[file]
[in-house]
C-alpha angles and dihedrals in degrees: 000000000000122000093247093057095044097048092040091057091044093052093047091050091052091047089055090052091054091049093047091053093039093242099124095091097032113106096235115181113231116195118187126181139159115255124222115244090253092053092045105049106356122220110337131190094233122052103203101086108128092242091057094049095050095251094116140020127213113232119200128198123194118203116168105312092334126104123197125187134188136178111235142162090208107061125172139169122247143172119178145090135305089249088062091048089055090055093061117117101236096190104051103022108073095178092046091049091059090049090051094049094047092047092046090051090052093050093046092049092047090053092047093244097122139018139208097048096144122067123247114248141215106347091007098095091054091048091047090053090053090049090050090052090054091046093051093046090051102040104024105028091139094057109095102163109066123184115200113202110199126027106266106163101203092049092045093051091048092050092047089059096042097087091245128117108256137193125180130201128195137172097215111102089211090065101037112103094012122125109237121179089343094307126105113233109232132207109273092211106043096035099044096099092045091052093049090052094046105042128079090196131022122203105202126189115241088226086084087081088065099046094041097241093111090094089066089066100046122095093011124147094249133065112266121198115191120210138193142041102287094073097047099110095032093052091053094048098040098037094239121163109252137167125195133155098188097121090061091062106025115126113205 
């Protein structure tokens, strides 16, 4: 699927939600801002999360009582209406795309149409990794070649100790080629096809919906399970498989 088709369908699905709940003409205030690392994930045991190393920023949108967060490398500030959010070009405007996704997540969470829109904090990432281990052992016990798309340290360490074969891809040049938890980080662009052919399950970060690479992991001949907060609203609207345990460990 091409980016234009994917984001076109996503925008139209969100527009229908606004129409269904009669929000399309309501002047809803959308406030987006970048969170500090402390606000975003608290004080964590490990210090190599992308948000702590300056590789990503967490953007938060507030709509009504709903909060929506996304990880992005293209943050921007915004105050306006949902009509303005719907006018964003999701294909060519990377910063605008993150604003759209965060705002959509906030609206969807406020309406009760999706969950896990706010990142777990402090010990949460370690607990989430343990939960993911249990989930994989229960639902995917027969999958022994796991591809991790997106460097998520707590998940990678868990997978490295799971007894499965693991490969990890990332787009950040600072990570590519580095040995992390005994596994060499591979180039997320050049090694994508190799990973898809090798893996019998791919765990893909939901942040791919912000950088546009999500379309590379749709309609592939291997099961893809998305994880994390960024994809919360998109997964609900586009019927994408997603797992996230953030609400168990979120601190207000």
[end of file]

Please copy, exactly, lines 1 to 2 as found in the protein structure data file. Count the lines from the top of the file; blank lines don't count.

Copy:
[in-house]
C-alpha angles and dihedrals in degrees: 000000000000122000093247093057095044097048092040091057091044093052093047091050091052091047089055090052091054091049093047091053093039093242099124095091097032113106096235115181113231116195118187126181139159115255124222115244090253092053092045105049106356122220110337131190094233122052103203101086108128092242091057094049095050095251094116140020127213113232119200128198123194118203116168105312092334126104123197125187134188136178111235142162090208107061125172139169122247143172119178145090135305089249088062091048089055090055093061117117101236096190104051103022108073095178092046091049091059090049090051094049094047092047092046090051090052093050093046092049092047090053092047093244097122139018139208097048096144122067123247114248141215106347091007098095091054091048091047090053090053090049090050090052090054091046093051093046090051102040104024105028091139094057109095102163109066123184115200113202110199126027106266106163101203092049092045093051091048092050092047089059096042097087091245128117108256137193125180130201128195137172097215111102089211090065101037112103094012122125109237121179089343094307126105113233109232132207109273092211106043096035099044096099092045091052093049090052094046105042128079090196131022122203105202126189115241088226086084087081088065099046094041097241093111090094089066089066100046122095093011124147094249133065112266121198115191120210138193142041102287094073097047099110095032093052091053094048098040098037094239121163109252137167125195133155098188097121090061091062106025115126113205 